A new graphical editor for TrueType hints

With apologies for a long post, I’d like to invite anyone interested in TrueType hinting to take a look at an app I’ve been working on for the last few months. Called YGT (don’t ask), it’s a graphical editor somewhat like others I’ve used, but addressing my own wants and concerns about existing tools. To wit:
  • Written in Python with PyQt6, fontTools, and FreeType-py, it is cross-platform and independent of existing font editors.
  • You can either generate a hinted font from inside the program or produce a script that can be run from makefiles and the like. It’s a useful tool for anyone who needs to generate fonts from command-line scripts.
  • All hints are stored in a YAML-based format that’s simple and easy to learn. If you edit the source within the YGT program (you don’t usually have to, but you can if you want), it is validated as you type.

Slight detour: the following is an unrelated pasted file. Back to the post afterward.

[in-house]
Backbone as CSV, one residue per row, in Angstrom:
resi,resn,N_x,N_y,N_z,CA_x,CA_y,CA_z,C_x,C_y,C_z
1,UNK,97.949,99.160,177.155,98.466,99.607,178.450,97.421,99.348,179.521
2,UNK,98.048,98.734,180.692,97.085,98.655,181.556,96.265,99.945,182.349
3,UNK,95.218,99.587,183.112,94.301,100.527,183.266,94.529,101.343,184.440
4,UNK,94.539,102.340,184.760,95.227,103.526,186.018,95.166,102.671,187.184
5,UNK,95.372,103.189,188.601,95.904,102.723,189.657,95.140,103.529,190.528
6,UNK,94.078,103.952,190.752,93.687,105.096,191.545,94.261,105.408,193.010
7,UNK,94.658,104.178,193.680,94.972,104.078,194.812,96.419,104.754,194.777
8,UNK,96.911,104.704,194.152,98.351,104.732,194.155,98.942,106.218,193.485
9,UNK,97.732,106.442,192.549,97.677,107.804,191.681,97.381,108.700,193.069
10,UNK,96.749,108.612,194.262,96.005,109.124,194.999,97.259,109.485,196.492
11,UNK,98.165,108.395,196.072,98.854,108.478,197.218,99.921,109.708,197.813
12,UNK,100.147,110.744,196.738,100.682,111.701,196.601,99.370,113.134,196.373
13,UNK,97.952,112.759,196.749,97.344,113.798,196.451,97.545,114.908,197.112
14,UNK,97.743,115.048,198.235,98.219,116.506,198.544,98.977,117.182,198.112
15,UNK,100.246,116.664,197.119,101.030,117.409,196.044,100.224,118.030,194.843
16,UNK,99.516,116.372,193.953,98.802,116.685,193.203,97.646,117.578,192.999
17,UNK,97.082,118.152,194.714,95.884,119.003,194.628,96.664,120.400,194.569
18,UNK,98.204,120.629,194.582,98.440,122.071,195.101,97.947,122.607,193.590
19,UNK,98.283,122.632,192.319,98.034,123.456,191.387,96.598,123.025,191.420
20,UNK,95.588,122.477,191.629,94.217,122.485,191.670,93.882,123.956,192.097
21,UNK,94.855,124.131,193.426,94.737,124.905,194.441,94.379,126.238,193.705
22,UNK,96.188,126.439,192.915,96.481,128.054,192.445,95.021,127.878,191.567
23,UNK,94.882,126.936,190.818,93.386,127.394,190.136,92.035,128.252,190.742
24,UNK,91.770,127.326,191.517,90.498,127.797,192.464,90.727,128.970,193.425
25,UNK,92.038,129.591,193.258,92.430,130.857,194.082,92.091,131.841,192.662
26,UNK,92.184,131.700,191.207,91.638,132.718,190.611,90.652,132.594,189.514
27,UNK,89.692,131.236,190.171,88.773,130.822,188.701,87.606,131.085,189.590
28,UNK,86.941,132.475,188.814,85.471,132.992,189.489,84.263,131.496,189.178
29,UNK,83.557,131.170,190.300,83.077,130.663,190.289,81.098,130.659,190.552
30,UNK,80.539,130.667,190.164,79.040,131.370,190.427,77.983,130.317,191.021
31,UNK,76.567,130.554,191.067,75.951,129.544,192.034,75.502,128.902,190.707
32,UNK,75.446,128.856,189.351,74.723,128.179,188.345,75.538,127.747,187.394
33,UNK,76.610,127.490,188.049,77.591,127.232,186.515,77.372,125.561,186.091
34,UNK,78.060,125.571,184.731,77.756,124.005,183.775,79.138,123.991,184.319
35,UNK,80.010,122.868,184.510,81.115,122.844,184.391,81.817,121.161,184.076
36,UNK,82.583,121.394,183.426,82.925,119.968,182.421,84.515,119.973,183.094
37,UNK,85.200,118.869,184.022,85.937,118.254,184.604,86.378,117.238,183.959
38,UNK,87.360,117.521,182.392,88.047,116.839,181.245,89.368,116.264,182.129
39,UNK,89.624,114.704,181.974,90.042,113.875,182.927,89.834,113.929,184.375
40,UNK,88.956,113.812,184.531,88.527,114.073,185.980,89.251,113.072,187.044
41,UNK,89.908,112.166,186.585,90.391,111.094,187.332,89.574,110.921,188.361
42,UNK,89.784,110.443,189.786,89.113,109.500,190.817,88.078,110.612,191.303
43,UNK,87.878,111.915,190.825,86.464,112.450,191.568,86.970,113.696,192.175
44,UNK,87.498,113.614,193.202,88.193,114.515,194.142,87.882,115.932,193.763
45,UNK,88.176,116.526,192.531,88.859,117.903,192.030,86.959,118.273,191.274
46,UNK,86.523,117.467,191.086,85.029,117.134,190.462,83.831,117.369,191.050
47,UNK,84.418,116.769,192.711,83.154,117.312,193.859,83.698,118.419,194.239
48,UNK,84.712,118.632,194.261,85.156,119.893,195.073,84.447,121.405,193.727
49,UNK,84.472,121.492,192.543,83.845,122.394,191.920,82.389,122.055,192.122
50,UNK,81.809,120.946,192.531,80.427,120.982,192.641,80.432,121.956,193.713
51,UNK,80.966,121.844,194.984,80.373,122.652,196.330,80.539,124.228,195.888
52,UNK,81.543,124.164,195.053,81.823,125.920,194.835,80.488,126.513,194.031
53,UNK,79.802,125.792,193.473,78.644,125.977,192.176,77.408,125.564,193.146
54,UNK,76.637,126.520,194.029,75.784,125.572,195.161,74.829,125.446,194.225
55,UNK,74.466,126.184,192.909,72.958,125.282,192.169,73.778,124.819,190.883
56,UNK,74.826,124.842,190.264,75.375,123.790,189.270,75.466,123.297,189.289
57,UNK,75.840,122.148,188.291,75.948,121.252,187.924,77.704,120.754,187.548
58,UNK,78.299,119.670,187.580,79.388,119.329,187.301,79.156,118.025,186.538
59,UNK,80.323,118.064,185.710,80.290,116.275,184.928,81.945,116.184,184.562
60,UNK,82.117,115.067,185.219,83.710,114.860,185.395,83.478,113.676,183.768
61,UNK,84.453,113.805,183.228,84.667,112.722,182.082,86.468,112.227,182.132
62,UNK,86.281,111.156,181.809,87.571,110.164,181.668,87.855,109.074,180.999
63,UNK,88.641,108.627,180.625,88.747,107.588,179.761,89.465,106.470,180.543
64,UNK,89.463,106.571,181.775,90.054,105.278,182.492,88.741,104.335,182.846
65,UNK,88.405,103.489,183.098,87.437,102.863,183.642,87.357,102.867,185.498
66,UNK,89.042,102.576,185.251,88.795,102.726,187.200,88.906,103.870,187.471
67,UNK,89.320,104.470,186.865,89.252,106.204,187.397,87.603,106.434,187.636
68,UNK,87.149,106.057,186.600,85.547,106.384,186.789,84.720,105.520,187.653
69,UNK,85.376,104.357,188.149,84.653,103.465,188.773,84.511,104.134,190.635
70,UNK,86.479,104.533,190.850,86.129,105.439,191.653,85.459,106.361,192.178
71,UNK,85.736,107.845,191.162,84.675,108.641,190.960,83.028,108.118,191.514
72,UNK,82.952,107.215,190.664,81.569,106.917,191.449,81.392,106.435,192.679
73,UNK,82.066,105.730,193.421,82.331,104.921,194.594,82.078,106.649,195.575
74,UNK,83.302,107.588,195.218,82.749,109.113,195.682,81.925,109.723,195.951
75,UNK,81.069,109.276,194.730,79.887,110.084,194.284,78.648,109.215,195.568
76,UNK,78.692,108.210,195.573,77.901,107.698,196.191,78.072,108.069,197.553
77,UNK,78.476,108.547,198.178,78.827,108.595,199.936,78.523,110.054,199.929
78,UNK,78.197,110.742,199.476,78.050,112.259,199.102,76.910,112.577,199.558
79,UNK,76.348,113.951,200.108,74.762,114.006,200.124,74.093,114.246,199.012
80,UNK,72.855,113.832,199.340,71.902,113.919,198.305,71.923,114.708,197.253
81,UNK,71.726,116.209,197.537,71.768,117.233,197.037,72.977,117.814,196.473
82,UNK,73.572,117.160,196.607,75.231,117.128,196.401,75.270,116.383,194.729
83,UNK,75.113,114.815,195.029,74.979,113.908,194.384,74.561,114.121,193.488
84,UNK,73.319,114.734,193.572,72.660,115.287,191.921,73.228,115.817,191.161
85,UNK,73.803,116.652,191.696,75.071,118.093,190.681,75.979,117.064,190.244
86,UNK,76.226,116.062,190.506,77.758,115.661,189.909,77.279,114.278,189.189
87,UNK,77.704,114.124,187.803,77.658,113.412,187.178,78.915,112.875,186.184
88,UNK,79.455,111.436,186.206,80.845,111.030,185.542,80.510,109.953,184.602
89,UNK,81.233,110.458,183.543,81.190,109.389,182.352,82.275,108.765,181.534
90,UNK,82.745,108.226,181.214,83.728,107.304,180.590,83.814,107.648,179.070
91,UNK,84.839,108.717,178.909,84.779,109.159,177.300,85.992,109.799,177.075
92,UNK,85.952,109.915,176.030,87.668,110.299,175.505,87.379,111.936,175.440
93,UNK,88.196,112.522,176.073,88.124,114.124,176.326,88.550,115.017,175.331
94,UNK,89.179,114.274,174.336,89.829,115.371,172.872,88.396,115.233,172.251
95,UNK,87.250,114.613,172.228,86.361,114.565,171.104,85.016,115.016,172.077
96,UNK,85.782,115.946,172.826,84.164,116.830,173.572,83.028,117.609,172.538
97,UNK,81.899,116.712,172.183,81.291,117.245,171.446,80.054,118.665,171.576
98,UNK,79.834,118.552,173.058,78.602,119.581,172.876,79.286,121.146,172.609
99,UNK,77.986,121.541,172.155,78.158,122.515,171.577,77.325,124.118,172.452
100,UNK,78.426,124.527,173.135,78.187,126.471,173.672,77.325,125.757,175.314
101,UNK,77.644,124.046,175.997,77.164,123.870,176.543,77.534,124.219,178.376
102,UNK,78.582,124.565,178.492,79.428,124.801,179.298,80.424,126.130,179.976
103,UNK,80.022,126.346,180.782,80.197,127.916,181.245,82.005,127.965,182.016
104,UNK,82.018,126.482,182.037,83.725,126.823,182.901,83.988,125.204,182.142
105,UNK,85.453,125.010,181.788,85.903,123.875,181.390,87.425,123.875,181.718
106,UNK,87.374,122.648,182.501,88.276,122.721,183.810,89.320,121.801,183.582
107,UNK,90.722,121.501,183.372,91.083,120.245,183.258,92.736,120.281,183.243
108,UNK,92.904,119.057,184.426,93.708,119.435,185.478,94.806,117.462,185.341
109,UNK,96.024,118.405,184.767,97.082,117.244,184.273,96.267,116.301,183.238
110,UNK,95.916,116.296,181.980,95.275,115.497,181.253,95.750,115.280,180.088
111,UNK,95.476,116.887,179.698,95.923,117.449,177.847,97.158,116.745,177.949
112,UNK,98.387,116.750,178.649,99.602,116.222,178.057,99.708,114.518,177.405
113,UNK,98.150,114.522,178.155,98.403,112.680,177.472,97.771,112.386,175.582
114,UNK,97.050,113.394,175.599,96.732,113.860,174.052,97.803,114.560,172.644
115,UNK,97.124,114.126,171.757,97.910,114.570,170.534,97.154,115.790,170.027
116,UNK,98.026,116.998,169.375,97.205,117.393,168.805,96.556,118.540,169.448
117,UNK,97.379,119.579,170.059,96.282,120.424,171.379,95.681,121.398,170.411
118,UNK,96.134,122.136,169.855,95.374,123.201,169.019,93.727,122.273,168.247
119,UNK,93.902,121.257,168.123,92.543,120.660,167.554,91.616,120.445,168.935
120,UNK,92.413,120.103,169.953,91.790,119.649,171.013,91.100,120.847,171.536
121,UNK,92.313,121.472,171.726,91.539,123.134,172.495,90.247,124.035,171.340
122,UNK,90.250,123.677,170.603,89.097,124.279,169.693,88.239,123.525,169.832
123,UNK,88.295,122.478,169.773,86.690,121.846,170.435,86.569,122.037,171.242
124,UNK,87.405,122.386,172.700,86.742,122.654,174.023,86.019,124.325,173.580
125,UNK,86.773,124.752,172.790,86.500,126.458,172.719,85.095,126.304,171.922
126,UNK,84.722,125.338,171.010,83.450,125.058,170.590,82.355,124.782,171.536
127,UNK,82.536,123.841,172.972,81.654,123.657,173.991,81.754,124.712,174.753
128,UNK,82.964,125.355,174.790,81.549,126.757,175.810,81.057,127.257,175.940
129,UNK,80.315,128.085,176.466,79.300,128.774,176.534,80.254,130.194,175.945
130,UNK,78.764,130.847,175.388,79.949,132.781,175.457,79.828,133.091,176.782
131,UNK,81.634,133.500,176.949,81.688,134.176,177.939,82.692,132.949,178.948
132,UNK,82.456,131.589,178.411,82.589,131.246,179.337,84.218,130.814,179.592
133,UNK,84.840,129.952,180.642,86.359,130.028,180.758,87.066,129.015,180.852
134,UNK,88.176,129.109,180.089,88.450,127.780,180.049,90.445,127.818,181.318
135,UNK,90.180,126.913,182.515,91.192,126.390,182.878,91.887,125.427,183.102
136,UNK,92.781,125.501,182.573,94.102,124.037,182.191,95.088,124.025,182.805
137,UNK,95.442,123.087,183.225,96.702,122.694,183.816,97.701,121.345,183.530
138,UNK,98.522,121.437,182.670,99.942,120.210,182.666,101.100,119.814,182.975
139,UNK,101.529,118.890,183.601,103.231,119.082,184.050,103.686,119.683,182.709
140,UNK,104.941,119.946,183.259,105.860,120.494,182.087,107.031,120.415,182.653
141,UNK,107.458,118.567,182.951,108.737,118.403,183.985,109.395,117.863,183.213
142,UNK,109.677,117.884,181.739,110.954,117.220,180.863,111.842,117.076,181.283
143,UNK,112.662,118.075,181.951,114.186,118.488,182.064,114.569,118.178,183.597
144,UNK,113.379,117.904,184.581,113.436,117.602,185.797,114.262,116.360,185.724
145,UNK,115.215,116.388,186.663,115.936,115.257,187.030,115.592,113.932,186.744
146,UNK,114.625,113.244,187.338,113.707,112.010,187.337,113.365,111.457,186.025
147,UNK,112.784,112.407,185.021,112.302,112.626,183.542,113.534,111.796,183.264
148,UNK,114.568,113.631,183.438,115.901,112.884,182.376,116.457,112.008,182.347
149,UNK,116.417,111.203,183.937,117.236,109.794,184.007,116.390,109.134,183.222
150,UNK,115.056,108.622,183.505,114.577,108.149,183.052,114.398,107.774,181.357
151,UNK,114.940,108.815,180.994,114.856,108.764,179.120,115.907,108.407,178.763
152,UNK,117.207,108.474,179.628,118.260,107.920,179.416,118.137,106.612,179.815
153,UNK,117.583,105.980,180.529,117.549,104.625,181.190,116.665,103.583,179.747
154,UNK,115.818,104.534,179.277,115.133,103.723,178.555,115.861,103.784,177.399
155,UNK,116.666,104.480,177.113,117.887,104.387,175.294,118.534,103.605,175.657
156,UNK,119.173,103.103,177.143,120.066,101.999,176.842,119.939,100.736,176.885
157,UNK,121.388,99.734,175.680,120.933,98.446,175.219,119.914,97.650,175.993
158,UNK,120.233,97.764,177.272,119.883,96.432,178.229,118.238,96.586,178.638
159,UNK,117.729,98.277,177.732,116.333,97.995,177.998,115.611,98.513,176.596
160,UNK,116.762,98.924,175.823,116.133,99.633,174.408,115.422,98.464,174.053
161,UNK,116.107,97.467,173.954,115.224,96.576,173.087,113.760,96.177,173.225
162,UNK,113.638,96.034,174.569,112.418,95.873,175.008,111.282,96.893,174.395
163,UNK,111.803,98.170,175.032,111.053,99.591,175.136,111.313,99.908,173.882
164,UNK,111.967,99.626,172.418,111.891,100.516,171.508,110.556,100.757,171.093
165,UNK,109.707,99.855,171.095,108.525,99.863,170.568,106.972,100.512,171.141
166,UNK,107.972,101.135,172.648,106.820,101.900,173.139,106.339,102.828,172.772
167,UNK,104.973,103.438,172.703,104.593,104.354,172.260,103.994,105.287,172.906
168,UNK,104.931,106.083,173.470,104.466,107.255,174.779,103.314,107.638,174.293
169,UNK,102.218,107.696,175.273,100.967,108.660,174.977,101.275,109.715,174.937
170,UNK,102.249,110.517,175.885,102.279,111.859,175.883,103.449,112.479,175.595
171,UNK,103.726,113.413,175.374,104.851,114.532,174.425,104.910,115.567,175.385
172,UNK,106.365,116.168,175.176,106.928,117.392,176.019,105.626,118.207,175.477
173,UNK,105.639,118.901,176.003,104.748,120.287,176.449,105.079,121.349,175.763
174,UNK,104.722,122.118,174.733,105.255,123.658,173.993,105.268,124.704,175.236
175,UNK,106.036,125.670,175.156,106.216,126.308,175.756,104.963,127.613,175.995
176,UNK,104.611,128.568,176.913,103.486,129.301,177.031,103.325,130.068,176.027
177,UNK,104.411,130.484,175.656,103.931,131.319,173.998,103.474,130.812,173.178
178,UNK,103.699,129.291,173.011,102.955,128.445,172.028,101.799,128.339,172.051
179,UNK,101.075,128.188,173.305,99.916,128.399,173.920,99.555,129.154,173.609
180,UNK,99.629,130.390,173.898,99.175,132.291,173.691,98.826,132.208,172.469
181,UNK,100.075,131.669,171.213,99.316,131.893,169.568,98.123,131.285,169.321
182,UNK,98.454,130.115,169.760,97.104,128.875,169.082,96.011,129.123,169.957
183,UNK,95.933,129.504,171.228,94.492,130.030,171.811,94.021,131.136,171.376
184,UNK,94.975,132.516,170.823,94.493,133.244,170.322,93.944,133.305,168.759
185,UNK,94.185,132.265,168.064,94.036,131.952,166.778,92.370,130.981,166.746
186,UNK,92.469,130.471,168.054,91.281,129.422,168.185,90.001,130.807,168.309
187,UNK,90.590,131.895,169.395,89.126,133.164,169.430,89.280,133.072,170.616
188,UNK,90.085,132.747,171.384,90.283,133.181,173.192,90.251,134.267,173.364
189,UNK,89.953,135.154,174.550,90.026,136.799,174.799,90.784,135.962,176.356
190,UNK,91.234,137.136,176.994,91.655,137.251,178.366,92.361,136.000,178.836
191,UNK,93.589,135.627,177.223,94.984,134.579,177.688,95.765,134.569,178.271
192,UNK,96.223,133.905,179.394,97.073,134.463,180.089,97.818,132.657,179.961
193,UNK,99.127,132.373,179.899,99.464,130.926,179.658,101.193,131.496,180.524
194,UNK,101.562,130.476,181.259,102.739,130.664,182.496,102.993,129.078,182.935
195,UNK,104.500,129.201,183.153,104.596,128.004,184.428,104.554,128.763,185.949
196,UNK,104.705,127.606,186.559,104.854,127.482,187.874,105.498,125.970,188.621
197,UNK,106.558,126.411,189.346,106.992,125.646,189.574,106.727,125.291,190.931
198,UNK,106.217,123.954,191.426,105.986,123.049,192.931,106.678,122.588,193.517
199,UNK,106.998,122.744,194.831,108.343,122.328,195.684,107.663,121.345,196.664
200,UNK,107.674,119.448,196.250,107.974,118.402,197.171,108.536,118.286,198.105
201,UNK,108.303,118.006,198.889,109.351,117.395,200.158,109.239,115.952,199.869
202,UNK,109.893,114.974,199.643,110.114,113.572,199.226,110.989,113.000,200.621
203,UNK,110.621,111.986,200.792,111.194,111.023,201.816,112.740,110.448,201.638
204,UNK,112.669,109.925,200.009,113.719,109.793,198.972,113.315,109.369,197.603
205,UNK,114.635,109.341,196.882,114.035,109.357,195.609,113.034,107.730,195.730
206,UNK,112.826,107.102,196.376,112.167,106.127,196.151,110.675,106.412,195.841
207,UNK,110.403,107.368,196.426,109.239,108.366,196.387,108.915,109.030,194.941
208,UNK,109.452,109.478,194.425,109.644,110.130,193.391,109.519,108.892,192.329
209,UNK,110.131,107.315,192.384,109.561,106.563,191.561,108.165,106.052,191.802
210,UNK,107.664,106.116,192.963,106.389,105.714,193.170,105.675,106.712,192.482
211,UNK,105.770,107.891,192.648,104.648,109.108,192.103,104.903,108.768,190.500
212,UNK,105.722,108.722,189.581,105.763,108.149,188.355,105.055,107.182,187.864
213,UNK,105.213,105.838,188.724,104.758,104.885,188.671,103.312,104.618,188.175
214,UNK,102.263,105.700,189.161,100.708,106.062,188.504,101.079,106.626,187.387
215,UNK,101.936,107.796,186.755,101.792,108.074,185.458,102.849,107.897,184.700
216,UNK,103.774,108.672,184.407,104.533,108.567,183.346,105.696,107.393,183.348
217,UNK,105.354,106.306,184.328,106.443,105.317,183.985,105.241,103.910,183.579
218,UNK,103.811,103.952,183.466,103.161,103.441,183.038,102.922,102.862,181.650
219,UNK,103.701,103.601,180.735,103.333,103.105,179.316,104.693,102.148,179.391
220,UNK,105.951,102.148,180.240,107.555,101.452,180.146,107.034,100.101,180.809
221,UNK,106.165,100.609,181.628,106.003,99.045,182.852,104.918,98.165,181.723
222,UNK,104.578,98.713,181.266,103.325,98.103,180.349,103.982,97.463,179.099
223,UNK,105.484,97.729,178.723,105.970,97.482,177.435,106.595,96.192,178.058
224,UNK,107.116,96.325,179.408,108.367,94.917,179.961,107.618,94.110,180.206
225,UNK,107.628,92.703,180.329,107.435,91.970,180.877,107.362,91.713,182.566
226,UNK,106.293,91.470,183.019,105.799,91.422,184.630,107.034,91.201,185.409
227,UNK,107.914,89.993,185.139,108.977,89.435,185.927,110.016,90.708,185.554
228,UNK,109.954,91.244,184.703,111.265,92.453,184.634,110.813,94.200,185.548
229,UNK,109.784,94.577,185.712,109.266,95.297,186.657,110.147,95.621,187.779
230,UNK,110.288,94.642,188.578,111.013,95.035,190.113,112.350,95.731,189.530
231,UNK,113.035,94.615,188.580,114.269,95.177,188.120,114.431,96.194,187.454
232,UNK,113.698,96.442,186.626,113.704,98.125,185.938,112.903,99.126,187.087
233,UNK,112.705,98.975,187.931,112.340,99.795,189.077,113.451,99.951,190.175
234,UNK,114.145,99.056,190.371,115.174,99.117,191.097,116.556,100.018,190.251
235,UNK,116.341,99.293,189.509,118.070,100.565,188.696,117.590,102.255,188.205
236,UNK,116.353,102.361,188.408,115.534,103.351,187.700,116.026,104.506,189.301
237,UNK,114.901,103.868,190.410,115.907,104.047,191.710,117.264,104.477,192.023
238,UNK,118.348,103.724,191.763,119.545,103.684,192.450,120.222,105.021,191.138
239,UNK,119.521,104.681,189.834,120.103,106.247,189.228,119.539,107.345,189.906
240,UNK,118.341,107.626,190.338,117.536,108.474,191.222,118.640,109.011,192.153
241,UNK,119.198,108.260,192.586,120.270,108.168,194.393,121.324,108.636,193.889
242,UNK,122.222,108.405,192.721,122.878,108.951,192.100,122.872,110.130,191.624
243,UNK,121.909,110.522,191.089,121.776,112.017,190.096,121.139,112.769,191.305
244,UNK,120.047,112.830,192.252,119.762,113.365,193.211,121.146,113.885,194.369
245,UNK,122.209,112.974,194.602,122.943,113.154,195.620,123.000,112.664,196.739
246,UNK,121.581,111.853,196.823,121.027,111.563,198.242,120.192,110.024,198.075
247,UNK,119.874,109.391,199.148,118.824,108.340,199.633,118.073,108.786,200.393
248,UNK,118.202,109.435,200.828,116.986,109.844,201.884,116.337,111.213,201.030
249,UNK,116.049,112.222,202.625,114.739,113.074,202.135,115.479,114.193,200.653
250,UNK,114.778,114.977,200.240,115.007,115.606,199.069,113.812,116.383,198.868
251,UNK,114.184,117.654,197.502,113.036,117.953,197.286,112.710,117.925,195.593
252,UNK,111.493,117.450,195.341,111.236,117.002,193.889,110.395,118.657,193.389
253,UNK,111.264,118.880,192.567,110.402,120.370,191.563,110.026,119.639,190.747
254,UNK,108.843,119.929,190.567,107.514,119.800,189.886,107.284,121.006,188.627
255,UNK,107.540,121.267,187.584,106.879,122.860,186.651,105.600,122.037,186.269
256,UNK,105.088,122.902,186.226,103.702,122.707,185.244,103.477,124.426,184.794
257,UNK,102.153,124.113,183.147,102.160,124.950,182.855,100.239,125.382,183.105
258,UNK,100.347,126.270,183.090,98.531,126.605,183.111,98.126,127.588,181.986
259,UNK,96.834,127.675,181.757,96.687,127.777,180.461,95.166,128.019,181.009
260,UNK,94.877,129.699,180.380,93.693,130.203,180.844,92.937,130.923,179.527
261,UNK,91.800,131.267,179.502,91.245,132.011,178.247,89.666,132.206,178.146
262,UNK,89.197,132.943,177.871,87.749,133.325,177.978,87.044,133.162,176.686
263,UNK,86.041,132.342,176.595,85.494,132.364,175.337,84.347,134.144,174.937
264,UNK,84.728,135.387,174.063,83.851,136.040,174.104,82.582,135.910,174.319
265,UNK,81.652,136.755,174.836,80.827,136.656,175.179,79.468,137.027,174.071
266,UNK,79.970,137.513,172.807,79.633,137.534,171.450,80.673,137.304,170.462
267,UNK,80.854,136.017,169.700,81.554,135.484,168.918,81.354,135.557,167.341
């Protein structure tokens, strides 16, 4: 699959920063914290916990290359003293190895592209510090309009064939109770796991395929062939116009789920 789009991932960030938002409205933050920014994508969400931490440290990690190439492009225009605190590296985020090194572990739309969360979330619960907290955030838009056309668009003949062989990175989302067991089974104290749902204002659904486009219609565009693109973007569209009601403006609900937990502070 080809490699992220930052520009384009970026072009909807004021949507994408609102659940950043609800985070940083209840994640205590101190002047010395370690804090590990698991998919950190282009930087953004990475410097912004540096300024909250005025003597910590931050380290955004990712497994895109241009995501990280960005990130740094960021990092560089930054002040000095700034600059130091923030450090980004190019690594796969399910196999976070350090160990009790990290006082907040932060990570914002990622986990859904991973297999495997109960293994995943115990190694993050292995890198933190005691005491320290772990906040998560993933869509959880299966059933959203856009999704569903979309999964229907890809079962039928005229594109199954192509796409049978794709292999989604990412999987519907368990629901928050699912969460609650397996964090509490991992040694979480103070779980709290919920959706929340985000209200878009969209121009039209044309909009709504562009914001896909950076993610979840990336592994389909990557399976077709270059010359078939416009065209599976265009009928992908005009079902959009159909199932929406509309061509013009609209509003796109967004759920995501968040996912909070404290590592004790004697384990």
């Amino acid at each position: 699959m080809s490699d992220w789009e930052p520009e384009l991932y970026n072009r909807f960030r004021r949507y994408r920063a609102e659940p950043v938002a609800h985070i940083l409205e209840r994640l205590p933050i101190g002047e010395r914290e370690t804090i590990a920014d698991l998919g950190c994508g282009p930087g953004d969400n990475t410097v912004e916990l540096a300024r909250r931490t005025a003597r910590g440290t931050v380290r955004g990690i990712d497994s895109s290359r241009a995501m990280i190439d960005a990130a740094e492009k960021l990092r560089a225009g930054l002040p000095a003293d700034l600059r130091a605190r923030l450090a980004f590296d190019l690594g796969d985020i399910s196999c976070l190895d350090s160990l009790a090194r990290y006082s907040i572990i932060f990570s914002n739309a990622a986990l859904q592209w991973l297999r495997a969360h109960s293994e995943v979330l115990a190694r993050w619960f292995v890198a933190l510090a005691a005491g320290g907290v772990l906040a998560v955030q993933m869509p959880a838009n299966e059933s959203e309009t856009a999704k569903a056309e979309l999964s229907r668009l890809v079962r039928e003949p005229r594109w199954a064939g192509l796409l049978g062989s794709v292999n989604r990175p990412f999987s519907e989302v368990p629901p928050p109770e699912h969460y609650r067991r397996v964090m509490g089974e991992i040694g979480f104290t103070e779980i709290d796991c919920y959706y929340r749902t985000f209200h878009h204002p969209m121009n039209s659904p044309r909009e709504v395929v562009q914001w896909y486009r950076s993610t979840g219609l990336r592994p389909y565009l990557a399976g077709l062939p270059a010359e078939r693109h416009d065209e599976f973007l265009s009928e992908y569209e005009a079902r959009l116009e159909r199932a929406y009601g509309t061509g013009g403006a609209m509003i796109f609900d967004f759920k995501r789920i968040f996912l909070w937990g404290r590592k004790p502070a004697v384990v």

• It’s designed to be fast. Most operations are performed with unmodified shortcut keys so that you can work for considerable stretches with one hand on the mouse and one on the keyboard.
  • It names rather than numbers such items as control values, functions, and even points, making them easier to work with.
  • It has a light footprint, increasing the size of a font file by about a third as much as, say, ttfautohint. Part of the reason for this is that it dumps only a tiny library of functions into a font—but it does encourage users to write their own functions and macros, and these can be inserted via the GUI like other hints.
YGT does considerably less than VTT, but that’s the point, in a way. Contemporary fonts can be hinted much more lightly than they were twenty years ago: YGT is designed around the things that are required now, and both its GUI and its file format are streamlined by concentrating on just those things. But YGT works well with variable fonts: you can create and edit the cvar table and preview the font’s different instances.